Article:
There’s a lot of spam out there. More than 14.5 billion spam messages are sent each day by some estimates. To the extent that anyone thinks about it, they probably envision that spam coming from a bunch of spammers in some third-world countries, but that’s rarely the case.

So, where does it come from? Unsuspecting hosting providers, ISPs and other high volume senders. Businesses with customers who frequently don’t even know their accounts are sending out spam because they’ve been compromised.

There are two ways to combat spam. You can try to stop spam at the inbox with a spam filter OR you can cut it off at the source with outbound spam filtering. Outbound spam filtering is much more effective because it keeps the spam from clogging up the Internet.

The good news is, Microsoft realized the benefits of outbound spam filtering and finally got on board with it. As part of Microsoft’s Security Technology & Strategy group’s efforts to stop spam, they “plan to apply spam filters not only to incoming mail on Hotmail and MSN services, but also to outbound mail. The filtering will kick in when users send a large number of messages and is intended to help stop abuse of Microsoft’s services by senders of spam.”

Ryan Hamlin, Microsoft general manager called for email service providers to do the same. “All of the ISPs and large senders of mail need to be filtering on the outbound side,” he said. “There is a lot of abuse happening. We need to have better outbound filtering to look for people that are abusing our systems.”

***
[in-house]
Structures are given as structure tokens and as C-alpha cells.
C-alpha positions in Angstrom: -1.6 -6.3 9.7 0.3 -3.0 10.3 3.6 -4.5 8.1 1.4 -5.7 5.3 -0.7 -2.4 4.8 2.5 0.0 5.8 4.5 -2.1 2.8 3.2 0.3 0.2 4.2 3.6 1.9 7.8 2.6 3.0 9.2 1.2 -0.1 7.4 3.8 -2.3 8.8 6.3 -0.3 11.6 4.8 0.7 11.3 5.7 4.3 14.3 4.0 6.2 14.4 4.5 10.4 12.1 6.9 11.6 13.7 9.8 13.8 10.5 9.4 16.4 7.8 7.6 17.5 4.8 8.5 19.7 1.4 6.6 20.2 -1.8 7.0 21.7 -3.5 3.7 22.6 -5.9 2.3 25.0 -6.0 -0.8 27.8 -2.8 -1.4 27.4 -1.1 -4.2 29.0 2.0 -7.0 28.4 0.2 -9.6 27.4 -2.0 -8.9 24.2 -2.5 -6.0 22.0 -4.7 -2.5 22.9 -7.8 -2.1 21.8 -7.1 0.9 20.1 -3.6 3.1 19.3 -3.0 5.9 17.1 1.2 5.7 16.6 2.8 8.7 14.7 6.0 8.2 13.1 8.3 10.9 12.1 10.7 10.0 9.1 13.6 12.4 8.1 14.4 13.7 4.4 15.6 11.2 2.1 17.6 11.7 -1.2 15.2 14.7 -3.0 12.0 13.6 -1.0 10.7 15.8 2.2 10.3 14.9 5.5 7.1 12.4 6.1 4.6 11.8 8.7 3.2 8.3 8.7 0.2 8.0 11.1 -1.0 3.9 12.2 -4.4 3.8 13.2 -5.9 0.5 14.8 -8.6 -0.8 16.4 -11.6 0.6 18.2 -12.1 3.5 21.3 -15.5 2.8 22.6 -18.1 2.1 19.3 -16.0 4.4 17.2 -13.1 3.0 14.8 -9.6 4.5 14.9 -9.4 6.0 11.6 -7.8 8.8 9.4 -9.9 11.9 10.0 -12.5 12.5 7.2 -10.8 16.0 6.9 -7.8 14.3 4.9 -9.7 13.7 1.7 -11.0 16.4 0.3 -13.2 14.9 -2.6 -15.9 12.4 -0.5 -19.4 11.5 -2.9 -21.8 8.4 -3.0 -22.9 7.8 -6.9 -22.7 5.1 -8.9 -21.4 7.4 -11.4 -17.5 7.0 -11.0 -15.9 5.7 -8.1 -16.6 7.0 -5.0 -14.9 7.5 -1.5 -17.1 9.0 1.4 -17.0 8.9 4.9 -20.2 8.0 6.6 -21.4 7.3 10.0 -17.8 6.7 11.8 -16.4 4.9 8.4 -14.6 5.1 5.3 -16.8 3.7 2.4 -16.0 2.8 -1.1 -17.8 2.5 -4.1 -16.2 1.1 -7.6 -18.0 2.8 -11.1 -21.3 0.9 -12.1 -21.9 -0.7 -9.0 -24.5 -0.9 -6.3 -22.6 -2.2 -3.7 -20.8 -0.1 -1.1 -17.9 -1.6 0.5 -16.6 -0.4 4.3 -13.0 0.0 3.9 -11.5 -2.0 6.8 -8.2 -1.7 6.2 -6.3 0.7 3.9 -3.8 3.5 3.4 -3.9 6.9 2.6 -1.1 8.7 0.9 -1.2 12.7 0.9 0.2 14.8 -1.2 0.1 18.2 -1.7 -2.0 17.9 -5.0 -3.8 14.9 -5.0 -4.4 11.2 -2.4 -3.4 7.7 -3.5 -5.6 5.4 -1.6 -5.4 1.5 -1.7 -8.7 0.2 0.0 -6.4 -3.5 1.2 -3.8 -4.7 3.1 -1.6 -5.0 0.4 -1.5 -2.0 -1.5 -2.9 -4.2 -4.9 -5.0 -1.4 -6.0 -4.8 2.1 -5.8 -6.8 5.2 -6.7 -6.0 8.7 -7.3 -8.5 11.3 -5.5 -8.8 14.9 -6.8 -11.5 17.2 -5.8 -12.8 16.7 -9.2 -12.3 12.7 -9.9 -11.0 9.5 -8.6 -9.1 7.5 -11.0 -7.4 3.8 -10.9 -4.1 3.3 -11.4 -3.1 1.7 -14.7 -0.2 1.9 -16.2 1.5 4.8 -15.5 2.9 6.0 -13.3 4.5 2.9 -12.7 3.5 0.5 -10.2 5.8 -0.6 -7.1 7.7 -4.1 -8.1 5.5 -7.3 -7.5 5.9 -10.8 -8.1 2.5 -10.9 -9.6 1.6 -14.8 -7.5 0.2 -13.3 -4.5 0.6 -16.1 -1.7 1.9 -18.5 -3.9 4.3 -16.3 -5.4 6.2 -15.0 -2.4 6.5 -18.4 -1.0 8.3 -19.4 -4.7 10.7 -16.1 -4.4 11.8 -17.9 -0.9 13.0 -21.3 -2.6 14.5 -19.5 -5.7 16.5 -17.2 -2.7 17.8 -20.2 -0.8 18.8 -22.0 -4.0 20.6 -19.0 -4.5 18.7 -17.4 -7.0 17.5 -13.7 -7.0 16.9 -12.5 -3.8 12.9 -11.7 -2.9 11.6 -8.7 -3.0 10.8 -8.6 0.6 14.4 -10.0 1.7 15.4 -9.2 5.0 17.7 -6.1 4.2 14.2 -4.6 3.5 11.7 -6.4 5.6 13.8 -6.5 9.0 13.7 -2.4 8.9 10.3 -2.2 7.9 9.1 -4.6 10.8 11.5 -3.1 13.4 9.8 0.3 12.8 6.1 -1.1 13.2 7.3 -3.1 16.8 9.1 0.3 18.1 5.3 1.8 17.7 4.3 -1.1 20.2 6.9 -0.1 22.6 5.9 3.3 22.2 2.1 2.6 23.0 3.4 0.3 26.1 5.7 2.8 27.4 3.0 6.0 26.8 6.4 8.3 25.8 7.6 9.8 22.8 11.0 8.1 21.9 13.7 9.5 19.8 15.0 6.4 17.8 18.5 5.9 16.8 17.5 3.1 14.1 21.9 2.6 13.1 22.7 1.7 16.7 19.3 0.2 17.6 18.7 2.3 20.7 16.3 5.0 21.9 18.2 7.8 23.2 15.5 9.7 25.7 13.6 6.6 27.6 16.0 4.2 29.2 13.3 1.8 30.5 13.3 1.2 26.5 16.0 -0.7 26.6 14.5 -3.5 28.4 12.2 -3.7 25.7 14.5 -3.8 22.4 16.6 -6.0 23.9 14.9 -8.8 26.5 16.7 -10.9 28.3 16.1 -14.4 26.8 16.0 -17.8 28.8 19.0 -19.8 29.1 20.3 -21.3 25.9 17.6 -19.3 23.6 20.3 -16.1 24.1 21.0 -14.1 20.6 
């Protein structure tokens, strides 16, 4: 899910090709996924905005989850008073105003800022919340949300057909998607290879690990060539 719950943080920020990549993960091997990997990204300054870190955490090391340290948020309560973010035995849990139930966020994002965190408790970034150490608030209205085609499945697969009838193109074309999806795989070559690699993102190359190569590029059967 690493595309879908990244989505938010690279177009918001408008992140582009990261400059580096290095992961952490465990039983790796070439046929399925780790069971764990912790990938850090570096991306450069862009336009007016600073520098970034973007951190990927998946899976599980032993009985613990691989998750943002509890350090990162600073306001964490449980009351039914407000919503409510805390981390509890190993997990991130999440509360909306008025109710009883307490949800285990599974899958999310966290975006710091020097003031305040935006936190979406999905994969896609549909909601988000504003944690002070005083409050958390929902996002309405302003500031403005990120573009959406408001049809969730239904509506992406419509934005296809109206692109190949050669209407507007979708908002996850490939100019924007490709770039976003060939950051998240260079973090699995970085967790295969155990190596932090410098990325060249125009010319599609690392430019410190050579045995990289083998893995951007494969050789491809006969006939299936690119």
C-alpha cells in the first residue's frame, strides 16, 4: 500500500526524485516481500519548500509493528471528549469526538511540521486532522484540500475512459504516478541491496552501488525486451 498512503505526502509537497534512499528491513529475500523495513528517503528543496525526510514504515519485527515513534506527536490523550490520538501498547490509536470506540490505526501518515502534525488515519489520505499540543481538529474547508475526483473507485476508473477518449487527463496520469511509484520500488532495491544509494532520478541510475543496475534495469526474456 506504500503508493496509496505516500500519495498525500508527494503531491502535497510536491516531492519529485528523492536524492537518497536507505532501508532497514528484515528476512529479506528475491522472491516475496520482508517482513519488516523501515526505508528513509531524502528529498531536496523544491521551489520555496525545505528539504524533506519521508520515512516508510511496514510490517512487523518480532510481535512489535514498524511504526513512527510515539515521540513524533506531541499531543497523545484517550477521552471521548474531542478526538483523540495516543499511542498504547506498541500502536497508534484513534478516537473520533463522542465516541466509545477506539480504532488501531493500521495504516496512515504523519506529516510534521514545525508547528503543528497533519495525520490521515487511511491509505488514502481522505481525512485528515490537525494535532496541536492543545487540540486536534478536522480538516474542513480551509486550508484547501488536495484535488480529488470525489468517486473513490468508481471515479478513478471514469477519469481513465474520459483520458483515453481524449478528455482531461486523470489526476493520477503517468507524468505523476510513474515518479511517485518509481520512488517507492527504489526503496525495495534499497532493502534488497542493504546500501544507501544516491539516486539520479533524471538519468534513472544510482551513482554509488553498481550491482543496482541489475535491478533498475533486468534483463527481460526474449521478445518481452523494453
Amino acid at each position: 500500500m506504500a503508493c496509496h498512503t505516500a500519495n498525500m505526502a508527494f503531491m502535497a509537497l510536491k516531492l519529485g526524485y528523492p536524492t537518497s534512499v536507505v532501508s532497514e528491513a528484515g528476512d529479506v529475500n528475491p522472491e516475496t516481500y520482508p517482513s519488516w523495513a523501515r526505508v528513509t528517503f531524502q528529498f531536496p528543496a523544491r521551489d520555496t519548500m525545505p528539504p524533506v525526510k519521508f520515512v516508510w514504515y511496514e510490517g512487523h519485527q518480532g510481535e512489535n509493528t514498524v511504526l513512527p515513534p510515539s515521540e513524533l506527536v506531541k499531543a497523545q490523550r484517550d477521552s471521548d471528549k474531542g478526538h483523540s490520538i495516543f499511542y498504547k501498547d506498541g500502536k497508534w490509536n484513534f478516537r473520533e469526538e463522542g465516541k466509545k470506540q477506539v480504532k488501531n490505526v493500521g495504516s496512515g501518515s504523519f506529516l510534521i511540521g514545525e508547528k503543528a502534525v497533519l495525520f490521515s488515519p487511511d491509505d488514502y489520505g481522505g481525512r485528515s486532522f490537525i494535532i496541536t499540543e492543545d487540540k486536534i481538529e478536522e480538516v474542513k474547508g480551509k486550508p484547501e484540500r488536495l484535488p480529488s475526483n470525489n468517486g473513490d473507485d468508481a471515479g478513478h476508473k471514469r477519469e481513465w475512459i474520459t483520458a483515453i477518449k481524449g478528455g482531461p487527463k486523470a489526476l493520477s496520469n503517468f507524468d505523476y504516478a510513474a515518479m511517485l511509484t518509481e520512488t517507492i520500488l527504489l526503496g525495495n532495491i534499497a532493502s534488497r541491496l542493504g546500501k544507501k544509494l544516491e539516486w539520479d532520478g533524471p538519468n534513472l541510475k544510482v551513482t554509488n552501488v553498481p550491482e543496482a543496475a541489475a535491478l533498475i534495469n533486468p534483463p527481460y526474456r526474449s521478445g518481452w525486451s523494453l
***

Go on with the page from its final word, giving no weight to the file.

“Hamlin referred to Comcast Corp. as an example. The large U.S. cable Internet access provider last month said it was cutting off Internet service for some customers whose computers had been hijacked to relay spam messages.” I’m sure Comcast’s customers, who probably didn’t realize they were sending out spam, were thrilled about that.

Yes, hosting providers, ISPs and high volume senders have customers sending out spam. No, there’s no reason to cut them off and shut down their business. Outbound spam filtering can be used to not only stop outbound spam, but can also be used to isolate where that spam is coming from and terminate the malware.

You can stop customer spam and keep your mail servers from getting blacklisted without losing your customers by using outbound spam filtering. If you’re not Microsoft, but you’d still like to stop outbound spam, take advantage of the cost-effective, cloud-based outbound spam filtering and alerting, provided by OutboundMailFilter. There are no sales calls, no contracts and you’ll be up and running in ten minutes.

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